Figure 3. The alpha-PDO profiles (A) and beta-PDO profiles (B) of 150 individuals in the HMP cohort: x-axis should be the subject ID of individuals but omitted to avoid overcrowded labeling, and y-axis is the PDO profile parameter (g) at four different diversity orders (q = 0–3). Therefore, the four points corresponding to each subject ID on the x-axis is the PDO profile of that specific individual, and the four curves constitute the PDO profiles of 150 individuals in the cohort. Inter-individual heterogeneity in the PDO profile is also obvious, which is further described with the power law statistical distribution (see Table 4, Figure 6).
The MAD Profiles of 150 Individuals in the HMP Cohort
Similar to DAR profiles and PDO profiles, we used the average Dmax of 150 individuals (MAD profiles) to demonstrate the general pattern of MAD profile. The alpha-MAD is monotonically decreasing [alpha-Dmax = (6068, 790.7, 158.0, 81.5)] (Figure 4A) and beta-MAD is valley-shaped [beta-Dmax = (9.6, 6.1, 6.8, 7.8)] (Figure 4B). We further illustrate the MAD profiles of 150 individuals in Figure 5A (alpha-MAD profiles) and Figure 5B (beta-MAD profiles).
Figure 4. The average MAD profiles of 150 individuals in the HMP cohort: (A) for alpha-MAD monotonically decreases with diversity order (q), and (B) for beta-MAD is valley-shaped. The average Dmax is calculated from the Dmax values of 150 MAD profiles for each diversity order q (the x-axis).
Figure 5. The alpha-MAD profiles (A) and beta-MAD profiles (B) of 150 individuals in the HMP cohort: x-axis should be the subject ID of the individuals in the HMP cohort but omitted to avoid overcrowded labeling, y-axis is the diversity order (q = 0–3), and z-axis is the alpha- or beta-Dmax corresponding to each diversity order (q: y-axis) of each individual (x-axis). In the case of alpha-MAD (A), along the diversity order (q) axis, each individual has a monotonically decreasing curve (fold lines). In contrast, in the case of beta-MAD (B), the fold lines are valley-shaped.
The Inter-individual Heterogeneity of the Intra-DAR, Intra-PDO, and Intra-MAD Profiles
In previous sections, we established DAR, PDO and MAD profiles for each of the 150 individuals in the HMP cohort. Here we address a follow-up question about those profiles, that is, are individuals have the same or similar intra-individual (or within-body) DAR, PDO and MAD profiles? This question is of both important theoretical and practical significance. Theoretically, the variability or heterogeneity of the intra-DAR/PDO/MAD parameters (z, g, Dmax) reflects the evolutionary and ecological properties of the microbiome diversity distribution within a human body. Practically, the heterogeneity may reflect the inherent difference among individual differences due to genetic and/or environmental backgrounds. The differences may have important clinical implications for the personalized diagnosis and treatments of the so-termed microbiome-associated diseases.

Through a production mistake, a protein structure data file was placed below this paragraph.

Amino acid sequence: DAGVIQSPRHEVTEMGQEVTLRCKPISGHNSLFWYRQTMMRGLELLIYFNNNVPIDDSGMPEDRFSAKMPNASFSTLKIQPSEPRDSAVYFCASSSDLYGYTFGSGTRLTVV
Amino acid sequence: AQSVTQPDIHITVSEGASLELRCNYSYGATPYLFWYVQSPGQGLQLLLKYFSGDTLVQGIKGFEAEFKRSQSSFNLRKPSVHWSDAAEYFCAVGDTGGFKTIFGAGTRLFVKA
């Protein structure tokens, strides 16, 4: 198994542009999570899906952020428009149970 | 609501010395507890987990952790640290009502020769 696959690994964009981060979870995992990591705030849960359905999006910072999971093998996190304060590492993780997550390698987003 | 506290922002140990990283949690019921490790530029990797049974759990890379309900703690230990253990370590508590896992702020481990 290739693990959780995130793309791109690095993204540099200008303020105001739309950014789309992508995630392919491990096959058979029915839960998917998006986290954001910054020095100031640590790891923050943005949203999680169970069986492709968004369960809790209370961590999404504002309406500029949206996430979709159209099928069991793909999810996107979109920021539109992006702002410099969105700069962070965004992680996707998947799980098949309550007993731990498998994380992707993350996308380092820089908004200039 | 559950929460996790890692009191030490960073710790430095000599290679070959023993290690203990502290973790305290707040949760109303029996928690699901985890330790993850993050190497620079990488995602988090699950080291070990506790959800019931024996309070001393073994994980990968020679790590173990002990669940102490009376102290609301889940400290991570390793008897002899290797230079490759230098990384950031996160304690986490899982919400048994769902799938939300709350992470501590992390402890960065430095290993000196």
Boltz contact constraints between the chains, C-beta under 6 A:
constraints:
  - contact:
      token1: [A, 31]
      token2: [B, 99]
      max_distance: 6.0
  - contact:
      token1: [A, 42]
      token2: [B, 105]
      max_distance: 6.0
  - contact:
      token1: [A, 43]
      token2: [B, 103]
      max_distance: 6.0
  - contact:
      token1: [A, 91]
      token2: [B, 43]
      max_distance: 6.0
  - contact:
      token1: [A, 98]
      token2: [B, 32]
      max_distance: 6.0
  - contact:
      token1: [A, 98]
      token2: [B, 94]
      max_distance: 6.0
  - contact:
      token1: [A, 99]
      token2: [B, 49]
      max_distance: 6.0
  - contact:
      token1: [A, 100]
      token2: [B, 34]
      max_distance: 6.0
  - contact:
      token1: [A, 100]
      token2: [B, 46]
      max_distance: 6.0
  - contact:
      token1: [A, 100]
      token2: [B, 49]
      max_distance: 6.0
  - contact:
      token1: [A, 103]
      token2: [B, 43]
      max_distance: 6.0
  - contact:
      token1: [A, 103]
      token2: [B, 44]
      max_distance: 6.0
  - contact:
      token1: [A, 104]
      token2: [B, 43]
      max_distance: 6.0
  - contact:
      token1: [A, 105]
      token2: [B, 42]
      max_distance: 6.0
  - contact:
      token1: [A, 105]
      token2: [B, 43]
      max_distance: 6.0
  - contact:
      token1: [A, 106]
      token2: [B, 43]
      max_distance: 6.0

The approach we used to assess the inter-individual heterogeneity is to fit the two contrastingly difference statistical distributions in terms of the skewness, the normal distribution and power law distribution. We are particularly interested in skewness because it can reveal the nature of cohort heterogeneity. The normal distribution has zero skewness, and is symmetrical. The power law distribution has long tail is highly skewed.
As shown in Table 4, among 64 test cases, the normal distribution succeeded only in four cases of ln(c), and one case in beta-Dmax. As interpreted previously, ln(c) has limited ecological significance and is largely due to random sampling effect. In contrast, only five cases failed to fit the power law distribution, and all of the five failures occurred in the cases of parameter d of the PLEC-DAR model. Parameter d (exponential cutoff parameter) of PLEC is the usually a rather small and of little differences among individuals (see Tables S1, S2). This may explain its failure to fit to the power law distribution. Therefore, majority (92%) of the DAR/PDO/MAD parameters satisfied with the power law distribution. Figure 6 shows one example of fitting the power law distribution to the alpha-DAR scaling parameter z at q = 0, and the highly skewed, long-tail feature is obvious. The poor fitting of the normal distribution to the same data is also displayed in Figure 6.
Figure 6. Fitting the power law statistical distribution (Equation 10) and normal distribution to the alpha-DAR scaling parameter z (at diversity order q = 0) of 150 individuals in the HMP cohort: the power law distribution successfully fitted to z-values (p = 0.999), but the normal distribution failed to fit (p = 0.000) (also see Table 4).
The wide suitability of the power law distribution indicates that most of the intra-DAR parameters are highly heterogeneous among individuals and the heterogeneity is highly skewed. The so-called “no average” property of the power law distribution implies that there is not an “average Joe” in a population (or cohort) that can represent the population (cohort). In other words, the average of a population is a rather poor representative of the majority in the population. The high-skewness, long-tail property predicts that in the cohort, most individuals should have rather small scaling parameter (long tail) values, while a handful of individuals may have disproportionally large values. If microbiome data follow the power law distribution, rather than the normal distribution, many statistical methods that assume the normal distribution should not be applied to analyze the data to ensure the validity of statistical analysis. We argue that the message from the power law distribution is critical for understanding the biogeography of the human microbiome, which may also imply that personalized medicine is not only necessary but also challenging for microbiome-associated diseases because the lack of an “average Joe.”